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Posts Tagged ‘prairie’

The horse and rider paused at the crest of the hill.

“Should we take the wagon trail home or cut through the coulee, Mari-bell?” Sarah asked unsure of her own mind.  If they took the wagon trail, it would take her another 5 miles to reach the ranch, an easy ride in good weather like it had been that morning but potentially deadly in the inclement weather which had suddenly appeared.  She wasn’t prepared for this.

It had been unusually mild weather for January, like a spring day – they called these warm winds Chinooks she’d been told. They were “snow eaters,” that lasted from hours to days.  Water had been dripping from the barn roof forming streamlets and pockets of water on her path to the barn.  She side-stepped numerous puddles on the way to retrieve her little golden mare with creamy mane and tail.  Mari-bell had nickered her usual soft greeting when Sarah opened the barn door.

She had loved Mari-bell from the first moment she’d laid eyes on her.   Her father had threatened to sell her at first.  “Too small for any of the ranch hands,” he’d said but Sarah rallied for the little palomino.  “The horse has a huge heart,” he’d admitted after seeing the girl and horse work cattle.  “She won’t quit until the job’s done and did everything and more that you asked of her Sarah!”  The girl and horse had an unnatural bond he figured after seeing how the two responded to one another. In the end, he relented and gave the mare to his daughter. It was a rarity not to see the horse and girl together now-a-days.

Mari-bell perked her ears forward and arched her neck over the edge of the stall as Sarah approached.  “Too warm for this thick woolen sweater Mother knit for me at Christmas that’s for sure Mari-bell,” Sarah crooned to the horse as she shed her jacket then removed the heavy sweater and hung it on the peg by the stall.  “A long sleeved shirt and jacket are all I’ll need today.”  She grinned as she pat the horse on the side of the neck, led her to the door of the barn, mounted and trotted away from the ranch toward the school.

How she wished she still had that sweater now! (more…)

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We have undergone seasonal changes on the prairie.  Snow finally fell to coat the land.  It was a welcomed sight.  The fall season has been mild this year – dry and windy without much moisture.  This has made life for the smaller prairie animals easier than in prior years as they are able to forage uninhibited by deep snow.

The jack rabbits have been extremely prolific.  There are dozens of them careening across the landscape camouflaged in their new winter apparel of white.  They move in large groups like snowballs with legs as they bound across the land imitating the whirling drifting swathes of snow.

Some of them like to race, zigging and zagging along the edge of the road at 35 mph.  They are flexible, their agility saving them more often than not from an untimely demise under vehicle tires. If they zig when they should zag, they become fodder for hungry scavengers happy for an easy meal.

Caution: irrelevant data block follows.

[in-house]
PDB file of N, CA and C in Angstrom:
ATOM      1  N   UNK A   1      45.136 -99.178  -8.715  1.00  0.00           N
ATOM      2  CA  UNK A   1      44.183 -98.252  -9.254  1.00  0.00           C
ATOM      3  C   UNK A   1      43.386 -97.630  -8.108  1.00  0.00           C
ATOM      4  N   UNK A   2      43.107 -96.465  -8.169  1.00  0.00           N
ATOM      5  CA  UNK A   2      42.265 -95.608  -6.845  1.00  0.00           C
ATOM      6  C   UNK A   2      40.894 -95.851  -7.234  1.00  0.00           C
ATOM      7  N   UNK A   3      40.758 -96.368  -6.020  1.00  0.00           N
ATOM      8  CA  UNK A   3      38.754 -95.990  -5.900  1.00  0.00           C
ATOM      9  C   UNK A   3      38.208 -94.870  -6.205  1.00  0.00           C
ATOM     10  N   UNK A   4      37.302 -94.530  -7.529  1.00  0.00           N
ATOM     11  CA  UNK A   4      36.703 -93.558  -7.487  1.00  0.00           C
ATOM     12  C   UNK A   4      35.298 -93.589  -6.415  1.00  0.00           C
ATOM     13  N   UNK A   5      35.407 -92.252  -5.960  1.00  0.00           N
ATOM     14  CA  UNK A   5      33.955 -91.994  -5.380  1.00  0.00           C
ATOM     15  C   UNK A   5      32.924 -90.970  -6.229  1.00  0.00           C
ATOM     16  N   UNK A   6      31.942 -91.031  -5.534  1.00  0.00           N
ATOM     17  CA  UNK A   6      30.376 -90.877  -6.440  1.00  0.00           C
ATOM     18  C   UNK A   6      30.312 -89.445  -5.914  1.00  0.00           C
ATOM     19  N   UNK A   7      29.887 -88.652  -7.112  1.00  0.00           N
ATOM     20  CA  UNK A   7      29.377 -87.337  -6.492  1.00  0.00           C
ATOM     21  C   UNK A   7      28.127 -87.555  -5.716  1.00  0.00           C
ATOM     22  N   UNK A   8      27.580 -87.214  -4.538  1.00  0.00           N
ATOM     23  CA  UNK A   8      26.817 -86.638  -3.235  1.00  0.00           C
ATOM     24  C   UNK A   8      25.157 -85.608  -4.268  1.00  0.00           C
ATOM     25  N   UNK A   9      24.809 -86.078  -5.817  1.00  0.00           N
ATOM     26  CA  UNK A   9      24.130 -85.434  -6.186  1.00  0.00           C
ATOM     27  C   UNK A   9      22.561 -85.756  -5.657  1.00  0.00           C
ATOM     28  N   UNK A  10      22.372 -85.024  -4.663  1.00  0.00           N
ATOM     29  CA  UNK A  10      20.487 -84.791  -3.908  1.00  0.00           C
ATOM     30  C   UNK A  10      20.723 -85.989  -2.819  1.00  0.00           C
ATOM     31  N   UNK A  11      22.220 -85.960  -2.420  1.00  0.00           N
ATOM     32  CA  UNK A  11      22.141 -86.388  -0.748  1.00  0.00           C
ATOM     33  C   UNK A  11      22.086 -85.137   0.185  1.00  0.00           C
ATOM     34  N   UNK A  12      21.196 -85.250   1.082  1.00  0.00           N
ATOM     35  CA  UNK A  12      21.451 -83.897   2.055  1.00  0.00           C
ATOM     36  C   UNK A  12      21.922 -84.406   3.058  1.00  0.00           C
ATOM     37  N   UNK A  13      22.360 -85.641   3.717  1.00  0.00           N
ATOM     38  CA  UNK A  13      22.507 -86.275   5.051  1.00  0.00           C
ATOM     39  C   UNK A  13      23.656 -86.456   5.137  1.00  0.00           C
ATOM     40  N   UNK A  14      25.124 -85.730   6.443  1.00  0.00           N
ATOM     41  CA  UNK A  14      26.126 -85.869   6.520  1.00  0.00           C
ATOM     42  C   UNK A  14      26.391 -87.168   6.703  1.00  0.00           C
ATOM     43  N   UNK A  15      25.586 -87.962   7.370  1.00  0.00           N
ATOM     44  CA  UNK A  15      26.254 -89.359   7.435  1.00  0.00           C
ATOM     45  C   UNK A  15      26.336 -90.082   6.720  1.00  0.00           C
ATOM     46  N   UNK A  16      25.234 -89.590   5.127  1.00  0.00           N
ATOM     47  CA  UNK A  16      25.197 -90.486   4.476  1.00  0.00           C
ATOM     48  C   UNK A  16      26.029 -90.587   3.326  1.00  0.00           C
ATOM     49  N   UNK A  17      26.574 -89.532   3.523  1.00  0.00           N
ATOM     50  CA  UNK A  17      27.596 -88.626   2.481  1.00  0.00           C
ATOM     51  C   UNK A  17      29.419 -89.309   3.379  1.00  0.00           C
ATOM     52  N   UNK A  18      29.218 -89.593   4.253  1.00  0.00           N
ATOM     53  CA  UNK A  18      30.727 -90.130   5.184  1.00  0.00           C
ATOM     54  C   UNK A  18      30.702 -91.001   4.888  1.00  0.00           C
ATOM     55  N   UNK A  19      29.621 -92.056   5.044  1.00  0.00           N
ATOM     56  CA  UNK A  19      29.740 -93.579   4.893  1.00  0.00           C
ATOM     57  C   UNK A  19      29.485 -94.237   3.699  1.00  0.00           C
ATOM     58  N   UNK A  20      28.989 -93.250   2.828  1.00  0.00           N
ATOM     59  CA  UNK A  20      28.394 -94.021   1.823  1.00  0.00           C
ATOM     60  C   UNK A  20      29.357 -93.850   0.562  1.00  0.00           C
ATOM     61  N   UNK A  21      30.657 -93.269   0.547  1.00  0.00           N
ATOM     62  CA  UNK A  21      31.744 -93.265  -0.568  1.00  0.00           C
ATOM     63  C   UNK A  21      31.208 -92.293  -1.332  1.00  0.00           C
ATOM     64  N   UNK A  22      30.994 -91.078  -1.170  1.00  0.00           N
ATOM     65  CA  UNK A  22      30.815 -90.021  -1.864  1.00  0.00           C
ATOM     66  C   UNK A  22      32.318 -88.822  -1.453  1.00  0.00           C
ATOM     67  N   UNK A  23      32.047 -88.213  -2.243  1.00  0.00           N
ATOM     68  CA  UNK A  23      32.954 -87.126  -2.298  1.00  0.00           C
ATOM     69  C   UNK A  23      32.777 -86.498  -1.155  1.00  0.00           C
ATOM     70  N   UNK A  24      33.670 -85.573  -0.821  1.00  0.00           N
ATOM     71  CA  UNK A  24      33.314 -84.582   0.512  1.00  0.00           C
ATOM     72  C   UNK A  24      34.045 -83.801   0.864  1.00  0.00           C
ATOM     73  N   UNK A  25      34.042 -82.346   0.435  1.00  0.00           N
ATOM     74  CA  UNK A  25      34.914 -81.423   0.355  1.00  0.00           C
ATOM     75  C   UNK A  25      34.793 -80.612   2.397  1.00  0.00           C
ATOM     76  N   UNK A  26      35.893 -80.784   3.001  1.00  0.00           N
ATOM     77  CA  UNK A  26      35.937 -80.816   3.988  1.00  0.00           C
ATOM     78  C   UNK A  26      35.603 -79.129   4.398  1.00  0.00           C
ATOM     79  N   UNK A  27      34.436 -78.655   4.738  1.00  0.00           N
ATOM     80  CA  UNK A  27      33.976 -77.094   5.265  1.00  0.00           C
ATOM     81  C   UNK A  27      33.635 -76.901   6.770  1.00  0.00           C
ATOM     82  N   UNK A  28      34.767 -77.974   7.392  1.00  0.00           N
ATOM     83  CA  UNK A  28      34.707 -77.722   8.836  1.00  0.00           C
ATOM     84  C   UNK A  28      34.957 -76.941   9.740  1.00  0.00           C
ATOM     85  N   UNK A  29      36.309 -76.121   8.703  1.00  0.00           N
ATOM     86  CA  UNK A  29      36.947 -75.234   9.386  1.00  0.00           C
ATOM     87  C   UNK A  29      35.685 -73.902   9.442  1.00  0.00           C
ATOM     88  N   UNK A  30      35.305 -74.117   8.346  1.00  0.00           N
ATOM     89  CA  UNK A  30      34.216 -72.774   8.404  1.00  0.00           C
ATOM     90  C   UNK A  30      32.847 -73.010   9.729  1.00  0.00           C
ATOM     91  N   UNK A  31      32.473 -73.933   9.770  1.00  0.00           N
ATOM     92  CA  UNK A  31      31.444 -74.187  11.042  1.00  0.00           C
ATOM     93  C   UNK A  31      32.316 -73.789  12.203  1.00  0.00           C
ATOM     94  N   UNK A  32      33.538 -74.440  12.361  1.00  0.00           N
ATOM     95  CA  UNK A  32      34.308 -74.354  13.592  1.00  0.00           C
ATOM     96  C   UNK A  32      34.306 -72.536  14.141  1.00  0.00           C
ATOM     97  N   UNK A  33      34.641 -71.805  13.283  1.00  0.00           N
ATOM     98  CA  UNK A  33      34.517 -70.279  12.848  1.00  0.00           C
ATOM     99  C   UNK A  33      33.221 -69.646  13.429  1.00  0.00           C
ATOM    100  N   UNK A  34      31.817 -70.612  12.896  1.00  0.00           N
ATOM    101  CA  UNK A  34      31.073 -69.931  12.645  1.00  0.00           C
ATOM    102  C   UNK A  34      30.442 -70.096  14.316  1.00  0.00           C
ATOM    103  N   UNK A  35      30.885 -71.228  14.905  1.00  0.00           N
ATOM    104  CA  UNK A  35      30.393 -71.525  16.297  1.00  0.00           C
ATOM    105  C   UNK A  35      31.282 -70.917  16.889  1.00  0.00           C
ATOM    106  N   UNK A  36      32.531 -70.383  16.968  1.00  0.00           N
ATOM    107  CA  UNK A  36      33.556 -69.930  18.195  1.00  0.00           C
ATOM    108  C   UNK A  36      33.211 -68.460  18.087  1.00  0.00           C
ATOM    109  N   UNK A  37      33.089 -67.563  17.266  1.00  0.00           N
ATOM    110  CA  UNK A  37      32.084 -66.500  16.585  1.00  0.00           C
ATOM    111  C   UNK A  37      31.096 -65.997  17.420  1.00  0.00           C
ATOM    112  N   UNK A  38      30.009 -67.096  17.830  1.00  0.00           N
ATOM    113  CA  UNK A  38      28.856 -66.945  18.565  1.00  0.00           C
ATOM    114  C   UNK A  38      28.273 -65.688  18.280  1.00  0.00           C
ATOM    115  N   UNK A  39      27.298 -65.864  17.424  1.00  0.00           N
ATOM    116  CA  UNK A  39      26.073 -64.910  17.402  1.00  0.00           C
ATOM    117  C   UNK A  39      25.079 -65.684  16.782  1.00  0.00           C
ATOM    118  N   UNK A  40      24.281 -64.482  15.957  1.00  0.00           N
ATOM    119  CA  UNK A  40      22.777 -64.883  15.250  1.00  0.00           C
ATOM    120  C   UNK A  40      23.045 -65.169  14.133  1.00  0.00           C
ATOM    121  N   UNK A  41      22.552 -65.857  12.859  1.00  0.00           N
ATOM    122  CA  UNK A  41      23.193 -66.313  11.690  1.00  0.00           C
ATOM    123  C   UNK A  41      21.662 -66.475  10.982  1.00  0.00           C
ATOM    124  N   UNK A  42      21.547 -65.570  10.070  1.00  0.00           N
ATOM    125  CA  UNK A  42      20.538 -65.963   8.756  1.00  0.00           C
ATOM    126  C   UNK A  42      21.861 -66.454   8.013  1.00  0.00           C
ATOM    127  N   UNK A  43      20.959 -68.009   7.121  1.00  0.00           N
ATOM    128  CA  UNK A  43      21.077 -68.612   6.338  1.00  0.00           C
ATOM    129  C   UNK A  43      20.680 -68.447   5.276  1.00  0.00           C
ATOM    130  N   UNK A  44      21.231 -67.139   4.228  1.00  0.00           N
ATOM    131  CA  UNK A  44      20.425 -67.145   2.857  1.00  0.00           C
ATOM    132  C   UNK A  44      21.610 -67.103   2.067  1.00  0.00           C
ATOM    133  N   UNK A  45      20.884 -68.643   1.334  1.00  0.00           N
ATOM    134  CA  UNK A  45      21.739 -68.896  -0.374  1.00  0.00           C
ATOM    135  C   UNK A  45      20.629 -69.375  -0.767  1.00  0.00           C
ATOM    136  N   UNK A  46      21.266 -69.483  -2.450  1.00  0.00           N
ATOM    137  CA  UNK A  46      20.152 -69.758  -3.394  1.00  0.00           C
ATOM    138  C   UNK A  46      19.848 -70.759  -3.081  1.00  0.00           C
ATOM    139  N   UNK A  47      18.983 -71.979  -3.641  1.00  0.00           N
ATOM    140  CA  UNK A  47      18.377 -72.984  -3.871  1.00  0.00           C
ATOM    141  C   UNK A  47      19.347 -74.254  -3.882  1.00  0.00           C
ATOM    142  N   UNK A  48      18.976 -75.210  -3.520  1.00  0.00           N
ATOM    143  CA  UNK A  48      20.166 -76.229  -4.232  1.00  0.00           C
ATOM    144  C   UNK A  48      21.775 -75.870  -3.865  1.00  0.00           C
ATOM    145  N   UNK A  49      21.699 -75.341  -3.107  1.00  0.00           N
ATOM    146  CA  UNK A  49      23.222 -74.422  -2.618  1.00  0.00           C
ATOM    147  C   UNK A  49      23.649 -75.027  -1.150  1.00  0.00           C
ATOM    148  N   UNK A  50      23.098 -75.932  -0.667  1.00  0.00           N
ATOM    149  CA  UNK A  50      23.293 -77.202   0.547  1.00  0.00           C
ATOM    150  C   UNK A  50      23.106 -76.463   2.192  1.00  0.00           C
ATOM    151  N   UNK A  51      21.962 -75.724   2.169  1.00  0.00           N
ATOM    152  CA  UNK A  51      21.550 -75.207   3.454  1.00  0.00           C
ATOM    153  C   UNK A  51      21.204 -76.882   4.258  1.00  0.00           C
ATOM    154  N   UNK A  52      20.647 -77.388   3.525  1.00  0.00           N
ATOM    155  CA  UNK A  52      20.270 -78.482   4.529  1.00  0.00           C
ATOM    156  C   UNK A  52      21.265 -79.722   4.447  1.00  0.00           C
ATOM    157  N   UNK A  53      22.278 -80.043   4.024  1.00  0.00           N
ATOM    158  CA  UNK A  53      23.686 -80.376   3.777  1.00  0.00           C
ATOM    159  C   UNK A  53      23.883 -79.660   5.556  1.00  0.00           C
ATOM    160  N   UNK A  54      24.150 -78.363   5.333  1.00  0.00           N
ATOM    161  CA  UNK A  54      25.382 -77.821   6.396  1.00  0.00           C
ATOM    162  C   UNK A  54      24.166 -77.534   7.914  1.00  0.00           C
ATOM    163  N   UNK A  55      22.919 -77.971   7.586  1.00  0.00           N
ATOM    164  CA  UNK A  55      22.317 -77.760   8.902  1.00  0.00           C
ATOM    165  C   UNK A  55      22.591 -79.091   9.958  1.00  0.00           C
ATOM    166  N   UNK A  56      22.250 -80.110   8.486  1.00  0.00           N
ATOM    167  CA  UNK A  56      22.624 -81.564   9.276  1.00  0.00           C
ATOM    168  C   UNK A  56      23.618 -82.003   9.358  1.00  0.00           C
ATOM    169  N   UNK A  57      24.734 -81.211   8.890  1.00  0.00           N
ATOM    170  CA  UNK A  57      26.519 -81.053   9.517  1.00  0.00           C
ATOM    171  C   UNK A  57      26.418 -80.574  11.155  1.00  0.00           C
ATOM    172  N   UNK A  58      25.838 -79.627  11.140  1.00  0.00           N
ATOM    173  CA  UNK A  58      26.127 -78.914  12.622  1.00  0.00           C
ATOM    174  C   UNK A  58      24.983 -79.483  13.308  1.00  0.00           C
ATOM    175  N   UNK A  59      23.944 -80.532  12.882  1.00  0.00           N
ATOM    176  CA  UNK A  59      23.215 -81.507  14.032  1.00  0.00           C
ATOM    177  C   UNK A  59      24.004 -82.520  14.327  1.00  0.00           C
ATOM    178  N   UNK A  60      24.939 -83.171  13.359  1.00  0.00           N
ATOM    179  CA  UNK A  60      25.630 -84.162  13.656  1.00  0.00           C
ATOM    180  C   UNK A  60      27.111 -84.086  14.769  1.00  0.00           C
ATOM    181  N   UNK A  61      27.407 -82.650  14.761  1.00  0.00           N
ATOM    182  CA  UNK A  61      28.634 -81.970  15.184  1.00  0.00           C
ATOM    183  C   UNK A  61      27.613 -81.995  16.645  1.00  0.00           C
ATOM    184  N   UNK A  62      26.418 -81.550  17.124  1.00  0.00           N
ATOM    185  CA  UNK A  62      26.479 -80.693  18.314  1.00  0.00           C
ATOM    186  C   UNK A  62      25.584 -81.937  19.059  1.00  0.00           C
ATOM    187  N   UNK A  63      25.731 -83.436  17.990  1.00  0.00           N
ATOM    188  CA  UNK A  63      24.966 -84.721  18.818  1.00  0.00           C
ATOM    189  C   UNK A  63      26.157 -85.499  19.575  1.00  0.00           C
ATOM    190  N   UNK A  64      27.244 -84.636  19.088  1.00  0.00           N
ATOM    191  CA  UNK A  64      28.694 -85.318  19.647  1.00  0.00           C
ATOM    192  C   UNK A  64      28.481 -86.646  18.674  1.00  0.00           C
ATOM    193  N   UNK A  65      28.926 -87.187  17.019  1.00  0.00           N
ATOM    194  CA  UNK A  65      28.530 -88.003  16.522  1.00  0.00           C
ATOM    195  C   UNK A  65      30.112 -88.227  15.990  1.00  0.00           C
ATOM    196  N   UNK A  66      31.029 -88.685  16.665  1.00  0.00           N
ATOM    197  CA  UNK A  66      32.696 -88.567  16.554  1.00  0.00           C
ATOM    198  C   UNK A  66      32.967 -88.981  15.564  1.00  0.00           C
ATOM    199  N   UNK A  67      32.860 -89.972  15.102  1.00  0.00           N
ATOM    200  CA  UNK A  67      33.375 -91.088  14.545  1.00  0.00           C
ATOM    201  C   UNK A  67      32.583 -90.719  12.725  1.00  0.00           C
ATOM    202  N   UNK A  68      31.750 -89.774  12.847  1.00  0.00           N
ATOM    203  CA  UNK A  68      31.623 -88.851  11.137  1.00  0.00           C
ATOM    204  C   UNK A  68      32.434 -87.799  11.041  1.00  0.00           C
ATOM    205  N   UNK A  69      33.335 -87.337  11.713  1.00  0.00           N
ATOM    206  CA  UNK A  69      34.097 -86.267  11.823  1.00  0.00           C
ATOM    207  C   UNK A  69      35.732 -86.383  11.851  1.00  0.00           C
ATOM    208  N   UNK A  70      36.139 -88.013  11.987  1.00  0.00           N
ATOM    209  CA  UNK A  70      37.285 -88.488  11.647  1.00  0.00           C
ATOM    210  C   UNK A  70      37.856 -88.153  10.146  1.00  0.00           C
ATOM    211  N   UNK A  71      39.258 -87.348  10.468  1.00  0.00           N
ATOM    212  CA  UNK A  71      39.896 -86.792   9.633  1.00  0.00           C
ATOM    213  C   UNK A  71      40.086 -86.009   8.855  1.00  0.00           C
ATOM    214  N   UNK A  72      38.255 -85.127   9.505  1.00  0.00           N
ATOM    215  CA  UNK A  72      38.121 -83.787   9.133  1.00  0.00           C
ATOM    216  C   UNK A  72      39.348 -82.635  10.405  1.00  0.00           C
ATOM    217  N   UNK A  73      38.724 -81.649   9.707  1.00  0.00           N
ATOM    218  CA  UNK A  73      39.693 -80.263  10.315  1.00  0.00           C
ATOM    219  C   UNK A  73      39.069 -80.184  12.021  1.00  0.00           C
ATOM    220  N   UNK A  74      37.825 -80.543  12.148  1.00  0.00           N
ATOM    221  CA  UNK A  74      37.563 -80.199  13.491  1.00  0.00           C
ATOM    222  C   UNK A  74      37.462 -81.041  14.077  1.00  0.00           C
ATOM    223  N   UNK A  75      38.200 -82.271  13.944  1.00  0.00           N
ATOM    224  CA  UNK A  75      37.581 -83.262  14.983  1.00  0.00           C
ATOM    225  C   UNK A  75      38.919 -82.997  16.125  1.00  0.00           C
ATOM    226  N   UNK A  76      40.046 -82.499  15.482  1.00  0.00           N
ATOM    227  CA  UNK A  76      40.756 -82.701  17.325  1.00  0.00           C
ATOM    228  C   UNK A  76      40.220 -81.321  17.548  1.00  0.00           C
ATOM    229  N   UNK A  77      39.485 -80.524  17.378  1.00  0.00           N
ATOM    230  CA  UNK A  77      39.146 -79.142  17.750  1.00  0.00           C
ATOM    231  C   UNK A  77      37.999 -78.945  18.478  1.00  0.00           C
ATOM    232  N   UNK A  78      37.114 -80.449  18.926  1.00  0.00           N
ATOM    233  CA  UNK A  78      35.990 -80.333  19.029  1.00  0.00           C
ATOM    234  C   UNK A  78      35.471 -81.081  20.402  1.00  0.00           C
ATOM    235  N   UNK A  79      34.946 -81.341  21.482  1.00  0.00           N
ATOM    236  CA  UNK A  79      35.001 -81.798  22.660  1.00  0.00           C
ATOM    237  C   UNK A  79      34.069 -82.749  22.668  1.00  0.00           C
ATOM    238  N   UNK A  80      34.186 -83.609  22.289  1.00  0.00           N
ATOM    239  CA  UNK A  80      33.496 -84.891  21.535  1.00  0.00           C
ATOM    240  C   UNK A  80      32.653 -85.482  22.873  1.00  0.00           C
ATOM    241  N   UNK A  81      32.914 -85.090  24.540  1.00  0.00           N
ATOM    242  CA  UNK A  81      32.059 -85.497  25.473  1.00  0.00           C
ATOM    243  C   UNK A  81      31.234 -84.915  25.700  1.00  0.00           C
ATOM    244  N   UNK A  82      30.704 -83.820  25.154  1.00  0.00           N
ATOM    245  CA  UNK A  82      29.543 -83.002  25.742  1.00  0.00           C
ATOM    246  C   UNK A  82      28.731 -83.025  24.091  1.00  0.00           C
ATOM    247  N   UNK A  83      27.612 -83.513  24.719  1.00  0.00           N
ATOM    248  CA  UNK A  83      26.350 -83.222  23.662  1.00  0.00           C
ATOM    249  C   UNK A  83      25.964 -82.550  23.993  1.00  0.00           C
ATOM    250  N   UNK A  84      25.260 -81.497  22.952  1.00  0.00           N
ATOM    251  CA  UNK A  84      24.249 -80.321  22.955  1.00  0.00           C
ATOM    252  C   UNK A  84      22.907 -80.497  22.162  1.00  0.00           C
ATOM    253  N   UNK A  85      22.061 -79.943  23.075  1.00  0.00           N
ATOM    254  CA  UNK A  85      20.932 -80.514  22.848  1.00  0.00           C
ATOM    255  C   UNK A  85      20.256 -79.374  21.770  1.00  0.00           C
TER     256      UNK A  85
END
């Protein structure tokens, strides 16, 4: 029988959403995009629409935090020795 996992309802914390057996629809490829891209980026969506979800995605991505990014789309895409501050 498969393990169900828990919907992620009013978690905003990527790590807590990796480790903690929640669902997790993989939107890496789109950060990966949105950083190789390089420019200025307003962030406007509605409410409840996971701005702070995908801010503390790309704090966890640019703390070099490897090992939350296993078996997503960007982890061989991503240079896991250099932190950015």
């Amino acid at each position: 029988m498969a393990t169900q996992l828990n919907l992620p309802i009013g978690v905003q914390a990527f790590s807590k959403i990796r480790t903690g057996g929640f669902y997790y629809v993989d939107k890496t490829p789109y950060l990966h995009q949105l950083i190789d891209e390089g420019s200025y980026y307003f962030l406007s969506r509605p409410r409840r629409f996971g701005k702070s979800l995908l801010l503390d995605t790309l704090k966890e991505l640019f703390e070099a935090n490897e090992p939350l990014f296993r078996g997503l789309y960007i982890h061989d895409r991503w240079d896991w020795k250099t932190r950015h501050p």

The jack rabbits blend into the winter environment easily now that their coats have turned white.  It takes a keen set of eyes to spot them when they stand frozen and alert atop the snow covered horizon where they listen attentively for predators lying in wait for them.  Jack rabbits need to be aware of the dangers lurking about them.

Not all danger abounds on land.  Above, another creature has changed colors with the season.  It perches above proudly displaying its white plumage as its wise eyes scan the prairie to find a rabbit to bring home for lunch.

 

 

 

 

And so, the circle of life continues as the seasons change on the prairie.

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This golden flower is known as a buffalo bean, prairie bean, golden banner and prairie pea.  These flowers  bloom during 

late May or early June. The buffalo bean can be found in open sandy areas of the prairie and aspen forests where water tables are high. 

The golden bean flowers were once used as a cure for stomach disease and its roots used as a horse medicine.

Dye was made from the yellow flowers and used by the First Nations People to color arrows and skin bags.

Most importantly, the appearance of this golden pea-like flower was used as a form of phenology (study of nature) by the First Nations People because upon its arrival, the spring hunt for buffalo bulls could resume.

 

Warning:  The pea shaped pods of a buffalo bean should never be consumed as they are poisonous!

 

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Prairie Smoke

I don’t mind spotting this type of smoke on the prairie!

This little flower is called, ‘Prairie Smoke.’  Otherwise known as Geum triflorum, three flowered avens or old man’s whiskers.

The flowers on this perennial herbaceous plant bloom from mid-spring to early summer. 

They grow wild on the prairie but you can also purchase them from your local greenhouse and plant them as perennials in your flower garden.

Native Americans and early settlers once used the root from the Prairie Smoke to treat colic, fever, coughs and stomach ailments with tea made from its roots. 

It was even used in the treatment of Tuberculosis (TB) an infectious disease that affects the lungs and other parts of the body.  

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Antelope

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